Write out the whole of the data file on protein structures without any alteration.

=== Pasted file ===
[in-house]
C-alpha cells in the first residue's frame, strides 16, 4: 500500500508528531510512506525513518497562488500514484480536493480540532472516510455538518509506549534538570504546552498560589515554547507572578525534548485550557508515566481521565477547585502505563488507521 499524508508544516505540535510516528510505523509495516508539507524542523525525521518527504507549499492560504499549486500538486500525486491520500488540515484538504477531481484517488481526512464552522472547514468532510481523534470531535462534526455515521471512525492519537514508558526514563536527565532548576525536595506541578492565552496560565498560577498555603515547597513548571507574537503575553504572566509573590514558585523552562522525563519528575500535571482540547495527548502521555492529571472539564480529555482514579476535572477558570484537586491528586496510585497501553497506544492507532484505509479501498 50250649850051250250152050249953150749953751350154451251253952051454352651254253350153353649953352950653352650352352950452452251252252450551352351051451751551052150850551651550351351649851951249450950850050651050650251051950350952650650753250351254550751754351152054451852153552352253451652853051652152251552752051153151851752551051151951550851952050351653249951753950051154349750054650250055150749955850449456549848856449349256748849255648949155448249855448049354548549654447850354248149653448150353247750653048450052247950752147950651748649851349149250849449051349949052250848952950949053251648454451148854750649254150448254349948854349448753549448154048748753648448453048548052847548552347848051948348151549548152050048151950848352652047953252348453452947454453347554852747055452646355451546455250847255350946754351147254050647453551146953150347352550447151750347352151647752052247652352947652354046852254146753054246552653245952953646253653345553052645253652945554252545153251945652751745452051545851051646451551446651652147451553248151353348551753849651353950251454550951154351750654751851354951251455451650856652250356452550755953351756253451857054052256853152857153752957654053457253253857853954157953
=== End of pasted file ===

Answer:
[in-house]
C-alpha cells in the first residue's frame, strides 16, 4: 500500500508528531510512506525513518497562488500514484480536493480540532472516510455538518509506549534538570504546552498560589515554547507572578525534548485550557508515566481521565477547585502505563488507521 499524508508544516505540535510516528510505523509495516508539507524542523525525521518527504507549499492560504499549486500538486500525486491520500488540515484538504477531481484517488481526512464552522472547514468532510481523534470531535462534526455515521471512525492519537514508558526514563536527565532548576525536595506541578492565552496560565498560577498555603515547597513548571507574537503575553504572566509573590514558585523552562522525563519528575500535571482540547495527548502521555492529571472539564480529555482514579476535572477558570484537586491528586496510585497501553497506544492507532484505509479501498 50250649850051250250152050249953150749953751350154451251253952051454352651254253350153353649953352950653352650352352950452452251252252450551352351051451751551052150850551651550351351649851951249450950850050651050650251051950350952650650753250351254550751754351152054451852153552352253451652853051652152251552752051153151851752551051151951550851952050351653249951753950051154349750054650250055150749955850449456549848856449349256748849255648949155448249855448049354548549654447850354248149653448150353247750653048450052247950752147950651748649851349149250849449051349949052250848952950949053251648454451148854750649254150448254349948854349448753549448154048748753648448453048548052847548552347848051948348151549548152050048151950848352652047953252348453452947454453347554852747055452646355451546455250847255350946754351147254050647453551146953150347352550447151750347352151647752052247652352947652354046852254146753054246552653245952953646253653345553052645253652945554252545153251945652751745452051545851051646451551446651652147451553248151353348551753849651353950251454550951154351750654751851354951251455451650856652250356452550755953351756253451857054052256853152857153752957654053457253253857853954157953